Increased board rates, like the Yale game, have become a regular part of a year's routine. "Spiraling food costs," say the officials of the Dining Halls, "make another increase necessary this year." And so the routine goes, a hike two years ago, another of perhaps $40 next year. Harvard, with its $590 annual charge for food, has one of the higher--if not the highest--board rates in the entire nation, a doubtful distinction at best.
The Administration's decision to probe the entire question of rising Dining Hall costs has great merit. By holding a semi-open hearing, the Deans opened the problem for public discussion--but they still held that "some rise in the Board rate seems inevitable, and soon, in any case." Although they held that "some sort of economies" could be effected, they failed to hold out any hope of avoiding yet another hike.
There need not be, however, any increase whatsoever if the Dining Hall authorities summon the courage to take some possibly unpopular moves. The first move, ideally, would entail reduction of the numbers of workers employed in the College dining halls, against the undoubted opposition of the union. In fiscal 1958, the Dining Hall Department spent $3,576,547--of which 44.1 per cent went to purchase of foodstuffs.
It seems foolish to station six or seven people earning $1.30 per hour or more, behind a counter to dish out food when three could do an adequate job. An automatic milk dispenser would serve as well as a part-time employee--and is there a real need to station a person behind the coffee urn at luncheon when one-fifth or less of the students may want a hot drink? Since labor does make up such a large part of the board rate, primary economies should be made in this direction.
The Administration suggested two plans which would involve slight reduction of labor. First, they proposed the "pre-filled tray." Each student would receive a circular platter already loaded with food. There would be no need for a serving line--and thus the number of servers could go down. The second idea involved buffet-style dining. Servers would dole out meat, soup, and possibly dessert to people in the line; for all other items on the menu-each person could serve his own portion.
From the point of cutting food costs at the same time, the buffet plan has a distinct advantage. If a person, say, did not appreciate creamed cauliflower, he would not be forced to take some as would happen with the pre-filled tray. The amount of food prepared might be reduced, and almost certainly the amount thrown away would be minimized. Result: less expenditure for labor, and possibly less for food, with the added advantage of individually-determined servings.
The Dining Hall Department should take a serious look at its policy of unlimited seconds. Among the major colleges of the country, Harvard stands in splendid isolation as the only one which hands out food almost indefinitely to a student. The Central Kitchen, to serve 2,200 dinners, will purchase 2,000 pounds of relatively expensive meat. But by eliminating the additional handouts, the amount ordered might be cut 10 to 15 per cent.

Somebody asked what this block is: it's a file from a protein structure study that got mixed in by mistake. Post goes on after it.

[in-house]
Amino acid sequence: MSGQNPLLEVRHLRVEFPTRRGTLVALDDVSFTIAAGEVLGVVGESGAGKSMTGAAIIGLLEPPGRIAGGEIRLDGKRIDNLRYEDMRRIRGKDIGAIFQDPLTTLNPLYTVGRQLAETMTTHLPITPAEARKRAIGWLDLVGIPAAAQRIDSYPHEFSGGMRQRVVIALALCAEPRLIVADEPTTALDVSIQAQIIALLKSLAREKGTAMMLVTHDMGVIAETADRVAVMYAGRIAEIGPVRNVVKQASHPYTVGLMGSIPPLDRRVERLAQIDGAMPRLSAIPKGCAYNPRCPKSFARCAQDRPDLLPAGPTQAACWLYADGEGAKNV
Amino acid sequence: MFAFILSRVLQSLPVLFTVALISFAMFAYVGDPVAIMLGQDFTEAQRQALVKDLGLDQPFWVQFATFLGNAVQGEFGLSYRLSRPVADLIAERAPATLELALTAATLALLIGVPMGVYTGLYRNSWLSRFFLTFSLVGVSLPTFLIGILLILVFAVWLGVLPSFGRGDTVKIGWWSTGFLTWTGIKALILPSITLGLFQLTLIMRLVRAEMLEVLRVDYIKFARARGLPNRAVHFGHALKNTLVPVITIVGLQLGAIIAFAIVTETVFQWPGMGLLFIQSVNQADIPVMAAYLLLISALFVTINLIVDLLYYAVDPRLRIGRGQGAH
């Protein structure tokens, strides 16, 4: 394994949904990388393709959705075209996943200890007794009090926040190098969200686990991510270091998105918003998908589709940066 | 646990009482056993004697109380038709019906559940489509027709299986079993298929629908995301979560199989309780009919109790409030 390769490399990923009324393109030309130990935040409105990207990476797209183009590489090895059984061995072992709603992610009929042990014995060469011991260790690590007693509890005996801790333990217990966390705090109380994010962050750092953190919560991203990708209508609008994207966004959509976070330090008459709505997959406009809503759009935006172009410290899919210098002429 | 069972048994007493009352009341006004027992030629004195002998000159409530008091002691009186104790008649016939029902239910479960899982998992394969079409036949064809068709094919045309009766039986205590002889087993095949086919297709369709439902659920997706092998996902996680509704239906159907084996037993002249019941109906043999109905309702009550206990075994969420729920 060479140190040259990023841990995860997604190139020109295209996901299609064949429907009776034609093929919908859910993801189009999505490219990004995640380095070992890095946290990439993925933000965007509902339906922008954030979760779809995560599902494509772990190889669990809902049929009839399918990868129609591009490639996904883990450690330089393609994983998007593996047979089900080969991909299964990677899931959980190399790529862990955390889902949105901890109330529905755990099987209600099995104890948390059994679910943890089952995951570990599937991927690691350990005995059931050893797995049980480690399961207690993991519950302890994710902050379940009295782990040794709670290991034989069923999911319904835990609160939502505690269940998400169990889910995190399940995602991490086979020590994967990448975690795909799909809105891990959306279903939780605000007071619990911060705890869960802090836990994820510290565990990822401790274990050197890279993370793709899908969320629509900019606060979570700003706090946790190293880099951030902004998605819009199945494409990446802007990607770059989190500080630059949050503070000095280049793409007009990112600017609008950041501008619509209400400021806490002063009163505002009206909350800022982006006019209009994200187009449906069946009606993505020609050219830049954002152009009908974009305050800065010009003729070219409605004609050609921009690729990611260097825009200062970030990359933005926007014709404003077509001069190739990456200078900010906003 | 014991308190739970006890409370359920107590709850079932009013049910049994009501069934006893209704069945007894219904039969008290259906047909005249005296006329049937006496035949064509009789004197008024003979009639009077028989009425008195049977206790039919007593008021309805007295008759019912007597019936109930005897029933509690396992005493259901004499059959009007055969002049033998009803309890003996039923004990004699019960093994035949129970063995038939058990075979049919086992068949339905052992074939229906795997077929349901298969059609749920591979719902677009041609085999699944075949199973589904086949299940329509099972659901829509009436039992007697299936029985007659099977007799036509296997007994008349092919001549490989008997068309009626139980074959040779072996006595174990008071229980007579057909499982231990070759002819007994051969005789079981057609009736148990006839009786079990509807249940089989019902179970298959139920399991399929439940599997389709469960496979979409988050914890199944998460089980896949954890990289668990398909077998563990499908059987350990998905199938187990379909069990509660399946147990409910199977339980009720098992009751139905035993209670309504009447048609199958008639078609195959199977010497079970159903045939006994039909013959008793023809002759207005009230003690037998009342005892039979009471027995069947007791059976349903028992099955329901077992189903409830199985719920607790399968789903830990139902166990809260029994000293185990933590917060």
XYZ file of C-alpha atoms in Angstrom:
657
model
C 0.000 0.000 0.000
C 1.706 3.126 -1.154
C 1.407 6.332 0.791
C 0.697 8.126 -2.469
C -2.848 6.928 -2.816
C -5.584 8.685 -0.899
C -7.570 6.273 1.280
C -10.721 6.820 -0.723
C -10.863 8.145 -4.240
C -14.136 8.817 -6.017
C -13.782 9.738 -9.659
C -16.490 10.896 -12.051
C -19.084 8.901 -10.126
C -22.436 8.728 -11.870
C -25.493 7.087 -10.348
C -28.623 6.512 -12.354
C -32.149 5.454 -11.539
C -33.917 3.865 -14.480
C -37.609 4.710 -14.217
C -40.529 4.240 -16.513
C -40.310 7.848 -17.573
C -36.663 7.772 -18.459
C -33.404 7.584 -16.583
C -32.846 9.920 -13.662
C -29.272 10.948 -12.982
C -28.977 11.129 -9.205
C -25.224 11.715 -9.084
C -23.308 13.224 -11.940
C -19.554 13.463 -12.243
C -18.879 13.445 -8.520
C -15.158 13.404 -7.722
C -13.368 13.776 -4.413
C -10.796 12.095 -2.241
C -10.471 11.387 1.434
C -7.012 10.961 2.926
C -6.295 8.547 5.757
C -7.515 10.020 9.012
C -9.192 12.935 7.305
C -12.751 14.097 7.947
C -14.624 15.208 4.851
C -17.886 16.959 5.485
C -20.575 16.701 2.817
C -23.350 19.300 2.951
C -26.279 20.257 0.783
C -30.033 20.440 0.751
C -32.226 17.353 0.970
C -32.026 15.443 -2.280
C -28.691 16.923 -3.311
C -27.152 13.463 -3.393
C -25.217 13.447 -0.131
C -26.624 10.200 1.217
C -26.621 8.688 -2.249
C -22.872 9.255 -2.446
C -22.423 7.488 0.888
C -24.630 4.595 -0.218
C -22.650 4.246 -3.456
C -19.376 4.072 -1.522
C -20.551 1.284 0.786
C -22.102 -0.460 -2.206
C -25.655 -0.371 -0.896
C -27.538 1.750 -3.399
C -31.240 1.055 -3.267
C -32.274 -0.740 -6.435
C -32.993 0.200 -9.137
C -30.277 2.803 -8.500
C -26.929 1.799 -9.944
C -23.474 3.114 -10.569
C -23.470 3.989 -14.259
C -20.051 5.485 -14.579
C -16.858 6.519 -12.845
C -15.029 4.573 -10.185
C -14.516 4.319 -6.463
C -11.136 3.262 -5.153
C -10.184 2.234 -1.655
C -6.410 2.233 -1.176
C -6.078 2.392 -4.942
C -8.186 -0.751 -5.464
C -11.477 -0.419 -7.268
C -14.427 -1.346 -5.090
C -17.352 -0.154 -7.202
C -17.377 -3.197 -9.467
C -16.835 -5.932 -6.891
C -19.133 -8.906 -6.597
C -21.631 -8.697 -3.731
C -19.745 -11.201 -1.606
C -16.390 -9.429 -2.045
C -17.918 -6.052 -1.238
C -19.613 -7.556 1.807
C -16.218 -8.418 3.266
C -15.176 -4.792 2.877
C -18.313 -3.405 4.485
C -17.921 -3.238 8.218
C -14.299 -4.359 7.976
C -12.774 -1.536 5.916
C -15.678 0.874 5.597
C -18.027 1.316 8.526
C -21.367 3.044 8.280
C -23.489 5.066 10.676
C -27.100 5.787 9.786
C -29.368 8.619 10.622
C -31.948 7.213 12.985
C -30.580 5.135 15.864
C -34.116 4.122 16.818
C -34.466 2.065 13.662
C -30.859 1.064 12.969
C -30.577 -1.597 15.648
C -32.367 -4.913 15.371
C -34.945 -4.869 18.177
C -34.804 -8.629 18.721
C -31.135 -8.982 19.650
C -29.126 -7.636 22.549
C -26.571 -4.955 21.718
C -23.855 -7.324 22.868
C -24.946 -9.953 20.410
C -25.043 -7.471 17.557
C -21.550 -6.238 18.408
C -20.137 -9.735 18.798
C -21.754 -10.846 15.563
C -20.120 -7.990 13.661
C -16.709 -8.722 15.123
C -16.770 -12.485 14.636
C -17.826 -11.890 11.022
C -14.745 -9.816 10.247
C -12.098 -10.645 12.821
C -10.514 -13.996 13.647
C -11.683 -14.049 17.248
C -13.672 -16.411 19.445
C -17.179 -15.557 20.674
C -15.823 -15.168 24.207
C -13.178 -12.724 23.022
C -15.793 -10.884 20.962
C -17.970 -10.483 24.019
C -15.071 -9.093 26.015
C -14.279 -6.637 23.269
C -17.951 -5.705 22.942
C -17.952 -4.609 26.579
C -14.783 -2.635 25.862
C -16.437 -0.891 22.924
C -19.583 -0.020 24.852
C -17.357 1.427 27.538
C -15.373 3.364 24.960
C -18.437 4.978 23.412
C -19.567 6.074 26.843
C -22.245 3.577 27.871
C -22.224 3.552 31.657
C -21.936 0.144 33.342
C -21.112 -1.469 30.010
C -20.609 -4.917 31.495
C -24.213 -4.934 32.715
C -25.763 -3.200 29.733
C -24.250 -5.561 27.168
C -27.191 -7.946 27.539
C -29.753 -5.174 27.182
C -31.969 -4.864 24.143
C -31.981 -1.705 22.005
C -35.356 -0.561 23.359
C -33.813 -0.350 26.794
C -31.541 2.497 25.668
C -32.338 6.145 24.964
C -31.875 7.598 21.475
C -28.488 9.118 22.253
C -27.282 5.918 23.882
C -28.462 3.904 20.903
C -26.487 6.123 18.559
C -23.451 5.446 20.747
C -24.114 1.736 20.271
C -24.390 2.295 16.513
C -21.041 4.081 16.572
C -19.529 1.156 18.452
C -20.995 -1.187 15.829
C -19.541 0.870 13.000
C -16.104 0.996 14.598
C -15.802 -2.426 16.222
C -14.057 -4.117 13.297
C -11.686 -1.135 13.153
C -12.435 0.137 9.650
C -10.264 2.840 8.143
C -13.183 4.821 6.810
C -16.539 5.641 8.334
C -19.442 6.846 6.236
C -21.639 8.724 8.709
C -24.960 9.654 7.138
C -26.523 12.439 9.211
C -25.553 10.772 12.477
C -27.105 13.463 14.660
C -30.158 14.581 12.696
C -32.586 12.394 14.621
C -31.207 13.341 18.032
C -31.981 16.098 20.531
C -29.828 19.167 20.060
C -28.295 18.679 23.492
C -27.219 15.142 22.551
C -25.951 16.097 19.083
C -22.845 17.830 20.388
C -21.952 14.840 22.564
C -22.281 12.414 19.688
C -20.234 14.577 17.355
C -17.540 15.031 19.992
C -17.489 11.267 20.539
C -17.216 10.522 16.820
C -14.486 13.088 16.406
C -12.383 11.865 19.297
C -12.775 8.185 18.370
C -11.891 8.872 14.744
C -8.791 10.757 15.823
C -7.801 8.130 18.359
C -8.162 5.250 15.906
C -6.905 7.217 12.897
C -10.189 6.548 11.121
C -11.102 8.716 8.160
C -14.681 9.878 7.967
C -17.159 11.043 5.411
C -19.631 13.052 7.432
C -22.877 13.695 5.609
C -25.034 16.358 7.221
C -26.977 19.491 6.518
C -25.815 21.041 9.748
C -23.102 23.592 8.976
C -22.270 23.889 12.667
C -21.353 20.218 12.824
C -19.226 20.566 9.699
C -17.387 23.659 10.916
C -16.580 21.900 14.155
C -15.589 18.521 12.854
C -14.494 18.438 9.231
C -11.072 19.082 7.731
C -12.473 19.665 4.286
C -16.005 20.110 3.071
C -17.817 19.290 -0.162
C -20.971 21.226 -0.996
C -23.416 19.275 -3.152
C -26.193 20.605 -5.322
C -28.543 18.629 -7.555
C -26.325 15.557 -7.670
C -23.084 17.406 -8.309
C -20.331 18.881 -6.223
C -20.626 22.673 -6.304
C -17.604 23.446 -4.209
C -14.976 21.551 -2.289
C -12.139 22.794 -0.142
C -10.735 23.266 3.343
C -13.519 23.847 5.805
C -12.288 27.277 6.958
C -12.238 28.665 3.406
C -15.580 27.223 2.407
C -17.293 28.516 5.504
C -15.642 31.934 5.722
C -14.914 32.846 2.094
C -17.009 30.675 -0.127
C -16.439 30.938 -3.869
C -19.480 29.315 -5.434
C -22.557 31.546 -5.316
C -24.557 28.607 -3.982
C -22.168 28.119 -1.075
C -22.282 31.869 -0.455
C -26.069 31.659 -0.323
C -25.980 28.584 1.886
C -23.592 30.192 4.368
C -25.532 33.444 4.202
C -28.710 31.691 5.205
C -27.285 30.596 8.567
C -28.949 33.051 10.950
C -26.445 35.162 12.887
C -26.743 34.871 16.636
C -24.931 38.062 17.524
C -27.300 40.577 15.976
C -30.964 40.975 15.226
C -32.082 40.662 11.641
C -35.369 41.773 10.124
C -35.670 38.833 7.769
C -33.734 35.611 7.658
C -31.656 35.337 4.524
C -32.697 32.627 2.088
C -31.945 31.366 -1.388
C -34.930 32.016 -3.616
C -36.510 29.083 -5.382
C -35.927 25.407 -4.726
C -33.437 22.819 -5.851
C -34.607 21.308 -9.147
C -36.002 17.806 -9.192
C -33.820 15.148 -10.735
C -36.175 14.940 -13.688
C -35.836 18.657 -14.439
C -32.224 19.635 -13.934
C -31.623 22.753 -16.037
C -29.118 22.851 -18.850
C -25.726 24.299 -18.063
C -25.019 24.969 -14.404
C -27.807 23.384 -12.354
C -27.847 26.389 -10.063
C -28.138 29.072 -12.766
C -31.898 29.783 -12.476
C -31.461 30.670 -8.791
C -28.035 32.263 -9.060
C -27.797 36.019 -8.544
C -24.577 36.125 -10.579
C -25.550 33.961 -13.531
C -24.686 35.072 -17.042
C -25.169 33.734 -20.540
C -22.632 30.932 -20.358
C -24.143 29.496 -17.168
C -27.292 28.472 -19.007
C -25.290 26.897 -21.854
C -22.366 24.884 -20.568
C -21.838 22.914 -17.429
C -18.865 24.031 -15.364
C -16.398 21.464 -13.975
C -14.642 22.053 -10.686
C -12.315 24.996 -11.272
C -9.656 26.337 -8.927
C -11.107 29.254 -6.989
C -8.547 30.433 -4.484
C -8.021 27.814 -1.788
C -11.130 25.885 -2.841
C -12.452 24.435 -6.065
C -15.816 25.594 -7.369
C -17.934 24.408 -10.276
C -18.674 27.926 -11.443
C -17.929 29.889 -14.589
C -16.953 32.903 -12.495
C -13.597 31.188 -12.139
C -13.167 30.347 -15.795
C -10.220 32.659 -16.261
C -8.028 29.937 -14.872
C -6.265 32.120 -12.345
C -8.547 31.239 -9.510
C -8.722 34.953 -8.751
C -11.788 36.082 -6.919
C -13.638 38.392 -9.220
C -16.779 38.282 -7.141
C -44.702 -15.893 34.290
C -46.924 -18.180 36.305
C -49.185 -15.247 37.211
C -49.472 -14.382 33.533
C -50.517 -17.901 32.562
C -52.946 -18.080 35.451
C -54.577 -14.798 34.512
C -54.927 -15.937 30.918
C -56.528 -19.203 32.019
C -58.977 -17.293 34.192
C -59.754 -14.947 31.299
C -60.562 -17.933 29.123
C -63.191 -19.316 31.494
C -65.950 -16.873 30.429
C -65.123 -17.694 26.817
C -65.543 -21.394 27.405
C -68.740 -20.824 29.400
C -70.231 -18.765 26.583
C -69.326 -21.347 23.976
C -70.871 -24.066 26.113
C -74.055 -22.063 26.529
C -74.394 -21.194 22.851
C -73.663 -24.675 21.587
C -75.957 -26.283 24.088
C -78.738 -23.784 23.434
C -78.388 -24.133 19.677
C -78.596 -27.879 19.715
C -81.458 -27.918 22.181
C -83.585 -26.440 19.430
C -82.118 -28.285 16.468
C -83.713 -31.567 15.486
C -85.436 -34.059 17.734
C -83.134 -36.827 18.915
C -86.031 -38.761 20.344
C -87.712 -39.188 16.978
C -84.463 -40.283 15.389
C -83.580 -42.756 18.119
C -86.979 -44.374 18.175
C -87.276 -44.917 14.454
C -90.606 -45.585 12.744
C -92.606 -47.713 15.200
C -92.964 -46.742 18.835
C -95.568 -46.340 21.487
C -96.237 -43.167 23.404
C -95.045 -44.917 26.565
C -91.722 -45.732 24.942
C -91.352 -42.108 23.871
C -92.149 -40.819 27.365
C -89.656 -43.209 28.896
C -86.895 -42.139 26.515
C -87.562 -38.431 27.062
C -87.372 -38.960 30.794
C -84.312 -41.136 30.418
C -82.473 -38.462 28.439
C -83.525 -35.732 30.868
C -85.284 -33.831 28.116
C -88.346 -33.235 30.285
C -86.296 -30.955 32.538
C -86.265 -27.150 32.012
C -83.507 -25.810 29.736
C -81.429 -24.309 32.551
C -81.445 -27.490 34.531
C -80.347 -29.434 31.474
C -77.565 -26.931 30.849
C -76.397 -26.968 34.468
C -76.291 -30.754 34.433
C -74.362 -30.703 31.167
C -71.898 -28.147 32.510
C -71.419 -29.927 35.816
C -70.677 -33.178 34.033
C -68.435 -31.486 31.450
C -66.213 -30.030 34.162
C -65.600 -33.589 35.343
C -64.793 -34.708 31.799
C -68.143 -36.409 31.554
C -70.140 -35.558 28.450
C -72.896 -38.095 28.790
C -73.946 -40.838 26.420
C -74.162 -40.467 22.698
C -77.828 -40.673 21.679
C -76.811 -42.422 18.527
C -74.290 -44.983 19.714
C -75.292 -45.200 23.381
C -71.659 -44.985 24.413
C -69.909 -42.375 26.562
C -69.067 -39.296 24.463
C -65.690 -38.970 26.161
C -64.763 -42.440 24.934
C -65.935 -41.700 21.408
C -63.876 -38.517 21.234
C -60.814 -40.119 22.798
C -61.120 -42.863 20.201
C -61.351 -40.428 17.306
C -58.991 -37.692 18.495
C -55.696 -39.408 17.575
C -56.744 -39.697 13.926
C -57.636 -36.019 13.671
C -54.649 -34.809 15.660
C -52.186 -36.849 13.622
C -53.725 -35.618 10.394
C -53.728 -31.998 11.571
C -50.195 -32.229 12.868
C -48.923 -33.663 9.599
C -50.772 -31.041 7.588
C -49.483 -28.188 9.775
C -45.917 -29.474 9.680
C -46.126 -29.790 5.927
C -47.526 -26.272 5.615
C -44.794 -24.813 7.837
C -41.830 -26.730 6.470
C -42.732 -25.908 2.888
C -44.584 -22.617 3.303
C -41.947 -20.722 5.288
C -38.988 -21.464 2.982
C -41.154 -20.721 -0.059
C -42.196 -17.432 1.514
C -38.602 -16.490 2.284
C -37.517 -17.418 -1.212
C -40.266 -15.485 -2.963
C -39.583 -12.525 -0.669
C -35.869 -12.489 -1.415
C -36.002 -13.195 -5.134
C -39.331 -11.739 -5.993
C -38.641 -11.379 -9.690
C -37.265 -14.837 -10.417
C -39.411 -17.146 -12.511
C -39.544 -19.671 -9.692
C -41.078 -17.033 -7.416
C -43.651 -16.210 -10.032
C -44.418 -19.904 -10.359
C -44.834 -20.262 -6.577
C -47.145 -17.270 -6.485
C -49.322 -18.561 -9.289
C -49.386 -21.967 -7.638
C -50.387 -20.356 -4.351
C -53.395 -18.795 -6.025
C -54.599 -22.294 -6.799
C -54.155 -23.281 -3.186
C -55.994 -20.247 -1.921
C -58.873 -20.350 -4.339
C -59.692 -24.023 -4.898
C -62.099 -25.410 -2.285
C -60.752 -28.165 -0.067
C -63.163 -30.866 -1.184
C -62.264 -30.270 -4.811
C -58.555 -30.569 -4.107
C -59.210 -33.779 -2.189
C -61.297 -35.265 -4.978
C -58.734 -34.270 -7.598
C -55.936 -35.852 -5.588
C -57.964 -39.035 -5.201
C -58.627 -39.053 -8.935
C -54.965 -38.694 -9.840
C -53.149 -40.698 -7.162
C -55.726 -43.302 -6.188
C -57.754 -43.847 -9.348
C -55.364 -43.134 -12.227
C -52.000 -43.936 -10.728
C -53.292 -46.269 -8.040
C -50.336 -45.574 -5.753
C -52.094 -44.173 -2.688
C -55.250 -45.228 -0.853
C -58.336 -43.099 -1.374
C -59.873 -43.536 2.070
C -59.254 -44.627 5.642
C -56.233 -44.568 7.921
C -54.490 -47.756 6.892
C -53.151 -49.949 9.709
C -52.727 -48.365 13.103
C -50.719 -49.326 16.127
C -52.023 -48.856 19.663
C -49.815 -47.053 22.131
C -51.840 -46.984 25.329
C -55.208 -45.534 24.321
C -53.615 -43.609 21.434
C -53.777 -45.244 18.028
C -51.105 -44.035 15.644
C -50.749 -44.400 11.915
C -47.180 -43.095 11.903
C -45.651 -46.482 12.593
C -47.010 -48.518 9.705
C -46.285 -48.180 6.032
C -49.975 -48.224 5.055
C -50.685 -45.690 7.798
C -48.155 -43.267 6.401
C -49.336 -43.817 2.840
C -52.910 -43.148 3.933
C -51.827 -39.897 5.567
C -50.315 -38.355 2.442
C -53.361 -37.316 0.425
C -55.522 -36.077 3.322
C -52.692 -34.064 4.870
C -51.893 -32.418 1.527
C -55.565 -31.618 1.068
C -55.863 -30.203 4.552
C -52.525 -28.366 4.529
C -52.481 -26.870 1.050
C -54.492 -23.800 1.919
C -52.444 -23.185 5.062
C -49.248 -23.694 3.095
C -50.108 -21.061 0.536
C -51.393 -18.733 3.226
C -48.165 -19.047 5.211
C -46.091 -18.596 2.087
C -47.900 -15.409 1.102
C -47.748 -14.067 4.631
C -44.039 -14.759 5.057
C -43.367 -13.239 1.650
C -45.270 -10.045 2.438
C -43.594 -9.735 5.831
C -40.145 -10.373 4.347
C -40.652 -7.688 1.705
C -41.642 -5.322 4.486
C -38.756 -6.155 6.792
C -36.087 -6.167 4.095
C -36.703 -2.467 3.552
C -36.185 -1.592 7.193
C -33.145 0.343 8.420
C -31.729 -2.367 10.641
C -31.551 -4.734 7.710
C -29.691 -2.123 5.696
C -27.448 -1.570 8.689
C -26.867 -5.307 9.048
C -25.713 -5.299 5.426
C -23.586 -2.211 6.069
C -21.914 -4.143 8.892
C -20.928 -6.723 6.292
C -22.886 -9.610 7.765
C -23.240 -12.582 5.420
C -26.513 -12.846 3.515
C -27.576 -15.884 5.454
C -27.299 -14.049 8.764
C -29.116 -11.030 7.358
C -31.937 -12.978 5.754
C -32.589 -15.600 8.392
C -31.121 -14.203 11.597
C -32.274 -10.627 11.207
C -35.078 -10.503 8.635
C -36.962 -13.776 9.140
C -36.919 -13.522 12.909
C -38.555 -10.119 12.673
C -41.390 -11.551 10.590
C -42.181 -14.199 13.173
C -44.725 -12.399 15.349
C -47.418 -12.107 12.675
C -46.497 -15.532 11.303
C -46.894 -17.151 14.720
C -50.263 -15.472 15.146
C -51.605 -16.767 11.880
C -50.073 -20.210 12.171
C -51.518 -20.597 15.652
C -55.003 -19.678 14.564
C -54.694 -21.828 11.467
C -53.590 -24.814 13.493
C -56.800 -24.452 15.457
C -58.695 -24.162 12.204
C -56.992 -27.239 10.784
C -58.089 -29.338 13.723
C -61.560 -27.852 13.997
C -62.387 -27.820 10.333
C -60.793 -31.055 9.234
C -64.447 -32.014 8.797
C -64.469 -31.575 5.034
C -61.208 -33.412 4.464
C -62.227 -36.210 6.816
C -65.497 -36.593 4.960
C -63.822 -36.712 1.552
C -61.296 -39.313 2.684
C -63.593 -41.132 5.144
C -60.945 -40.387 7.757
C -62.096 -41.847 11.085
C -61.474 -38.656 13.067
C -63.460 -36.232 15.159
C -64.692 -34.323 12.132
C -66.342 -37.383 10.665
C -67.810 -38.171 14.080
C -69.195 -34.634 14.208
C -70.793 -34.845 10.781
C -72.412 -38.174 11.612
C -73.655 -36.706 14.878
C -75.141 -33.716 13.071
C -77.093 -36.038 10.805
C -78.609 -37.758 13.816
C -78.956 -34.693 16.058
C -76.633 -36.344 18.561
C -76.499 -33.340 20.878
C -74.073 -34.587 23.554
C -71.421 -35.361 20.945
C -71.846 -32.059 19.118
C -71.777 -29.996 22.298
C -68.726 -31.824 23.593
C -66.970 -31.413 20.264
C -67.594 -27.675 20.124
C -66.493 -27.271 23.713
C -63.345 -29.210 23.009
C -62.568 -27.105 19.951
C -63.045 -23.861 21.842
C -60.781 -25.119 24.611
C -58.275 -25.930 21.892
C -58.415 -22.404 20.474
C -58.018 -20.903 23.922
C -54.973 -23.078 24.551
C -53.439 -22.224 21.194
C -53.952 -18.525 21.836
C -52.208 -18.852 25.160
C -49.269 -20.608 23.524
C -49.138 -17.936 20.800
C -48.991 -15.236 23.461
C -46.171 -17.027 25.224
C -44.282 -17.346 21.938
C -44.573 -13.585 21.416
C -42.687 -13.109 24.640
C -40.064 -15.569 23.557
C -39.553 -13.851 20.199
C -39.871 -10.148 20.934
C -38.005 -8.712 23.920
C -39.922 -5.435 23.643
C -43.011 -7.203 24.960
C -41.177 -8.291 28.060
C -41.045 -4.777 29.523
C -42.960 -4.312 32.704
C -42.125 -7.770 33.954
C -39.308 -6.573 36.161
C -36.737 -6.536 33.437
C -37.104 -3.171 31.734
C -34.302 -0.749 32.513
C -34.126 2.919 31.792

But if the Department wishes to continue in its lonely course, it could consider charging extra for additional servings. Thus, the famished student who must devour three servings of beef and potatoes could be required to pay a nominal sum for the extra helpings. Why should moderately-eating people subsidize those who load their trays wtih two or three layers of delicacies? The rule limiting each undergraduate to two glasses of milk can be profitably enforced; after all, each glassful costs six cents.
As a final method of saving funds, House dining halls could be closed on Sunday mornings. The suggestion, however, that they be shut during an entire weekend penalizes the majority of students who remain in the Houses or bring dates for an inexpensive meal. The dining hall, in the last analysis, serves as the center of a House weekend, as the locations for dances and for dining for two.
All the talk about rising costs lacks a certain validity, however. The officials of the Dining Halls have thus far failed in their effort to state why board rates might reach $630. At the meeting of the Administration with undergraduates on Monday, the director of the Dining Halls refused to divulge the average wage of workers. It is, though, the highest in the Ivy League--this has not yet been mentioned.
Responsible members of the Administration must disclose some hard facts about the necessity for yet another board rate increase, before anyone should consider paying the new rate. The Dining Hall Department has a moral obligation to seek out and publish the facts behind its recent request, an obligation in which it has failed miserably thus far.